The Promises and Challenges of Biometrics


Tuesday, September 23, 2003, 12:00pm

University Center Ballroom

Biometrics is an emerging field of technology using unique and measurable physical characteristics that can be processed electronically to identify a person. The physical attributes include face, fingerprints, hand geometry, handwriting, iris, retina, and voice. Compared to the traditional identification/ verification methods, such as paper or plastic ID cards, biometrics can be more convenient for users, has lower costs for businesses, reduces fraud, and is more secure. It is important to be able to determine that "you are who you say you are" in order to avoid identify theft and to avoid allowing unauthorized people to enter secured areas. Today, the use of biometrics is primarily by law enforcement for criminal identification, by the military for access to restricted areas, and by immigration agents for non-citizen entrance to the United States. For tomorrow, biometrics can replace a computer password, a credit card for making purchases, and an ATM card to get money, or be used to permit entry to schools and offices. There are many promises in the near future from biometrics, but also many challenges. The challenges include technical challenges, but the most significant challenges are non-technical. For widespread use, the public must be comfortable with biometrics, and this involves understanding and accepting privacy issues, safety issues, and policy issues. In this presentation, we present the current state-of- the-art for biometric systems, and we offer predictions for the future with biometrics.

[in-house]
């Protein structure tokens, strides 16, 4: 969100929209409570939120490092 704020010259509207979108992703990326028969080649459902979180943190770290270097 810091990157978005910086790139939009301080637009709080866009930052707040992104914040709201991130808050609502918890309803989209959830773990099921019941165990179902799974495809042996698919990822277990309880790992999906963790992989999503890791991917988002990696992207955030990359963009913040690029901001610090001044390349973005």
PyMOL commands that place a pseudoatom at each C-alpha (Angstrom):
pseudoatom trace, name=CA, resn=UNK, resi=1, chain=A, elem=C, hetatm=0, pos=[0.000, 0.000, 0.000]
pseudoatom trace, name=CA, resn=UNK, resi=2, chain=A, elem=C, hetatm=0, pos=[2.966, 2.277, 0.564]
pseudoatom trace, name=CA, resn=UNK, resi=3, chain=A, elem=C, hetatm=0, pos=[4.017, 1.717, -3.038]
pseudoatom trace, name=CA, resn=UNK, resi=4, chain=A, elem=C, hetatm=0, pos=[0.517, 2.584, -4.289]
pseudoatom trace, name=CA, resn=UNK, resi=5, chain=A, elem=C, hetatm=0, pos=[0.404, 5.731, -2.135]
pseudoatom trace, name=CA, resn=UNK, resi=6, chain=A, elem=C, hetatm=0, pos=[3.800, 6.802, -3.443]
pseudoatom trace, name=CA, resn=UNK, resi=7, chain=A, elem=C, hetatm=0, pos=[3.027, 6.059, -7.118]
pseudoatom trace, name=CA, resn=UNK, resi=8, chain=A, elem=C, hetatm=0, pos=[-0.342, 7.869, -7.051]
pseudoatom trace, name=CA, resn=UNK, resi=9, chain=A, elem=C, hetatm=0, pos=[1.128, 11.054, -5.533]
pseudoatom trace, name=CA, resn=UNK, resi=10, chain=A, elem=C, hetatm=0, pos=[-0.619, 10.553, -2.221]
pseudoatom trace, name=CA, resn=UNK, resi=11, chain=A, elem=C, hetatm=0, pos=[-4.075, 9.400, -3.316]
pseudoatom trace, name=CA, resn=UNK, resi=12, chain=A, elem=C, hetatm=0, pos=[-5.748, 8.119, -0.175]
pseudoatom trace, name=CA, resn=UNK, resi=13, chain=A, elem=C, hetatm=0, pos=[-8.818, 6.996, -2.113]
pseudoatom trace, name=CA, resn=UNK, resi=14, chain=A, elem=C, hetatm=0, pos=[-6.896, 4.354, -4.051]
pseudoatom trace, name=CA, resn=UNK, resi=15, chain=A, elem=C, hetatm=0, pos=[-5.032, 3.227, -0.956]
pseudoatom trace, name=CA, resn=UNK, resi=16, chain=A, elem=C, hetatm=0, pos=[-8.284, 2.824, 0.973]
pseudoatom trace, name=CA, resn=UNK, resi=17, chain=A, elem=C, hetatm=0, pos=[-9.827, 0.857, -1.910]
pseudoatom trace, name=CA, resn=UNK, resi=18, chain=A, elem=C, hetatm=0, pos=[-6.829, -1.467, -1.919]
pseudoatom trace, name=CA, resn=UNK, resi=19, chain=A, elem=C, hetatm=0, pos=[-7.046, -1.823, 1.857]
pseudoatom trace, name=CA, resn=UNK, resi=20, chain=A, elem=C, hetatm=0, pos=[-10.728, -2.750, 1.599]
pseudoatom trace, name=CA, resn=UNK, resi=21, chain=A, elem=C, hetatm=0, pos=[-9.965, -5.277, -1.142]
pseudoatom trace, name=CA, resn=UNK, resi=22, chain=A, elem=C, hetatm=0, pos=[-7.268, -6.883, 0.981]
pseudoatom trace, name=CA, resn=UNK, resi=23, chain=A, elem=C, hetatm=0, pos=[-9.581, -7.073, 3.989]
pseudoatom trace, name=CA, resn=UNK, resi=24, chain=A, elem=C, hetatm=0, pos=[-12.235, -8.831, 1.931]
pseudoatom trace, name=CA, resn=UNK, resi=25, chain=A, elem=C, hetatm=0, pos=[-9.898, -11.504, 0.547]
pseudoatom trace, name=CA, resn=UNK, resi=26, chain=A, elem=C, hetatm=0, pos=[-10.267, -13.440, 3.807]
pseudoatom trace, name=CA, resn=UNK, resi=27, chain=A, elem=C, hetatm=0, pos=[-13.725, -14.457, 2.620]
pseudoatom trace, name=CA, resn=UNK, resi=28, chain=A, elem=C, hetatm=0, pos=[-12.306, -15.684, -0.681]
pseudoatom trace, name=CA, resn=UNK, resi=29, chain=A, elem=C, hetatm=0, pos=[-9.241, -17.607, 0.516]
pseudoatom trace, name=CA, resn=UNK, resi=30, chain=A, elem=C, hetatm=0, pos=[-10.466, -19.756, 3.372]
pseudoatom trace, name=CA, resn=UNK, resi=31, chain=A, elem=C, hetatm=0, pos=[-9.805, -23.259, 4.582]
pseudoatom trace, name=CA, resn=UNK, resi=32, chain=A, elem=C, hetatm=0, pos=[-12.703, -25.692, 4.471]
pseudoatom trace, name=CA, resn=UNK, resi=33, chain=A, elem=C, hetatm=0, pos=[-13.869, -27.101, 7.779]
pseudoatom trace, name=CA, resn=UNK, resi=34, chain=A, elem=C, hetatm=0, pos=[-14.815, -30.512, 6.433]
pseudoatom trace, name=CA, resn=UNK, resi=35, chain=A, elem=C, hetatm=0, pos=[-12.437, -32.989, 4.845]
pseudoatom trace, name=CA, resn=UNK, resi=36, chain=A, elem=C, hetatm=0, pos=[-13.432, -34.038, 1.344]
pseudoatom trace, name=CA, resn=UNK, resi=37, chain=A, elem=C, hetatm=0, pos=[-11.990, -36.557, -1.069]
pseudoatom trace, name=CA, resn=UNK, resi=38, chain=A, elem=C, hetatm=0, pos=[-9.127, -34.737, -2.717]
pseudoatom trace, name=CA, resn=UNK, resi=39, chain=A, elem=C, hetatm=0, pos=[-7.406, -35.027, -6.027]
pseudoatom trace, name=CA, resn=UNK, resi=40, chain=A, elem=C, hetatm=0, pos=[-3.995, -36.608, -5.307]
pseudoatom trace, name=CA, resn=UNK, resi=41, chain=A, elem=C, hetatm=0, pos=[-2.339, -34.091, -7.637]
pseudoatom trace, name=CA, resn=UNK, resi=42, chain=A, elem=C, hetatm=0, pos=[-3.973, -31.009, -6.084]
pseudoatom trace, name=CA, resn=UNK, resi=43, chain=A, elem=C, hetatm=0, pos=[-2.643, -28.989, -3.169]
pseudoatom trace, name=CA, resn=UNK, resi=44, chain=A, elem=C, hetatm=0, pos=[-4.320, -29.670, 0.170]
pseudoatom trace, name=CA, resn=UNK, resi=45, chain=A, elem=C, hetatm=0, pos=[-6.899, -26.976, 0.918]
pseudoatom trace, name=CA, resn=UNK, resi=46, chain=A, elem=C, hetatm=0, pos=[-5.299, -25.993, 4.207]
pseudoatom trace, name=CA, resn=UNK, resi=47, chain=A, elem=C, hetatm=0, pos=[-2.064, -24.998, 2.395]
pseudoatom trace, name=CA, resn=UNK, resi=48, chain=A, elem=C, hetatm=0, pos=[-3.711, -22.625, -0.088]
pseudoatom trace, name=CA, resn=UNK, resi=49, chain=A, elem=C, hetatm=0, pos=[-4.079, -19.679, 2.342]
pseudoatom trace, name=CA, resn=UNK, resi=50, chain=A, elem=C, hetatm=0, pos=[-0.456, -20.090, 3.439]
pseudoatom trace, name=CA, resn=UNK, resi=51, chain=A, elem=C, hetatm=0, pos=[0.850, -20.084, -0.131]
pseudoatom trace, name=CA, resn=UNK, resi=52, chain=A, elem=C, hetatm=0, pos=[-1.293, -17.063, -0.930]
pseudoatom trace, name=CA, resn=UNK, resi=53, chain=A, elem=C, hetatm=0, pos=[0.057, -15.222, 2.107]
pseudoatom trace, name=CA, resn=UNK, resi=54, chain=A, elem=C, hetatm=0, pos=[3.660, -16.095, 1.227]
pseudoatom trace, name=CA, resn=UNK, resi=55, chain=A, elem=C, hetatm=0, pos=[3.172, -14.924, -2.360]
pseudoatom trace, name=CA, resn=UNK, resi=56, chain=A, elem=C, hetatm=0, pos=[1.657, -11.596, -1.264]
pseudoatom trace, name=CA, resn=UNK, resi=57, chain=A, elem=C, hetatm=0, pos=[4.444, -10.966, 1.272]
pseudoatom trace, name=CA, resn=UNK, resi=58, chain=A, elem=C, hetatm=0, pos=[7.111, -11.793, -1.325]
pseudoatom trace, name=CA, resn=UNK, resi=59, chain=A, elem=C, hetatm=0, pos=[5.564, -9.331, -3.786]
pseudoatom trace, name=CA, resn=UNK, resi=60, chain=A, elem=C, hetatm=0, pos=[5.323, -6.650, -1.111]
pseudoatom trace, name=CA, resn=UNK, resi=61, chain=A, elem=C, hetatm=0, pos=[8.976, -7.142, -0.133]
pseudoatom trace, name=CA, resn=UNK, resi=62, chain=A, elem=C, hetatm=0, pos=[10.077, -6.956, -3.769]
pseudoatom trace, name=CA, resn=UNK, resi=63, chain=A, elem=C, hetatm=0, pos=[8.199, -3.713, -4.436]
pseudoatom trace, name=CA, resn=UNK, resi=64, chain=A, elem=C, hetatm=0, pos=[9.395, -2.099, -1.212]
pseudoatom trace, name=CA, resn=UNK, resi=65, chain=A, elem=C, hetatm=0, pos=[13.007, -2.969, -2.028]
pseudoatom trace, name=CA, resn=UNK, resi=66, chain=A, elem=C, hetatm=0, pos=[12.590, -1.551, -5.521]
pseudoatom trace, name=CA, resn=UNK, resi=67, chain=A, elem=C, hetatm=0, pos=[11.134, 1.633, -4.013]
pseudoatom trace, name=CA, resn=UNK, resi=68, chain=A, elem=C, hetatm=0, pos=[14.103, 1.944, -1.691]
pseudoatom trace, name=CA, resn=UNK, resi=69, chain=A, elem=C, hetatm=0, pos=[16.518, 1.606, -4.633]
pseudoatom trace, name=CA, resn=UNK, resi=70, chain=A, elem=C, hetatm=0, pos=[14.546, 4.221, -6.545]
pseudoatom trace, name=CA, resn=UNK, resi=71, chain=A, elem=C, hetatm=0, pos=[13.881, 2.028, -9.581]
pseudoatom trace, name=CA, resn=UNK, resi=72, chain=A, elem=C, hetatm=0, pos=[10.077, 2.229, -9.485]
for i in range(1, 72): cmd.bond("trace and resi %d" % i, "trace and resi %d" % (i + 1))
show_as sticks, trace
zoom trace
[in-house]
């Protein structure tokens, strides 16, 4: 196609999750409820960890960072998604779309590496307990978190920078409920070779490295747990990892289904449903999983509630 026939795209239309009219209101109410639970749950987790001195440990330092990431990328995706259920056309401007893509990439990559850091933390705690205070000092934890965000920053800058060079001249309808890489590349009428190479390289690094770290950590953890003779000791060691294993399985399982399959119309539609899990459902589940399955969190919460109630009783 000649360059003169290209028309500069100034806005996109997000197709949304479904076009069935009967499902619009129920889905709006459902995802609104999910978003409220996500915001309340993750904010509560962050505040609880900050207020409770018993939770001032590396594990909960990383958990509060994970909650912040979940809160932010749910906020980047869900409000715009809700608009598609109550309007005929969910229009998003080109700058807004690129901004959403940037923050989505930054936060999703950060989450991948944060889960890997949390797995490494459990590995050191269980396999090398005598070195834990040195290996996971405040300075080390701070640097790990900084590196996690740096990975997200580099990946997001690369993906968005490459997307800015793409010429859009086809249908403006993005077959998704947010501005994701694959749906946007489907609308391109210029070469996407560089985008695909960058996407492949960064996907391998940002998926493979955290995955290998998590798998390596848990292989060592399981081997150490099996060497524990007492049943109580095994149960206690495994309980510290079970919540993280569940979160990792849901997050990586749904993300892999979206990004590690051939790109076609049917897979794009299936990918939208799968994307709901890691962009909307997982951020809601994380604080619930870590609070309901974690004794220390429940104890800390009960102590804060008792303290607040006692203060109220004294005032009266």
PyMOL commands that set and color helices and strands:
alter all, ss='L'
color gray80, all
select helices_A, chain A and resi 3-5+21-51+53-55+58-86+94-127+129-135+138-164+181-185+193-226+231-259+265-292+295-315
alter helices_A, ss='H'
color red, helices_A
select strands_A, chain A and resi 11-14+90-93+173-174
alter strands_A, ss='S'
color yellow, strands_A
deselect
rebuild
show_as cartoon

Delores Etter

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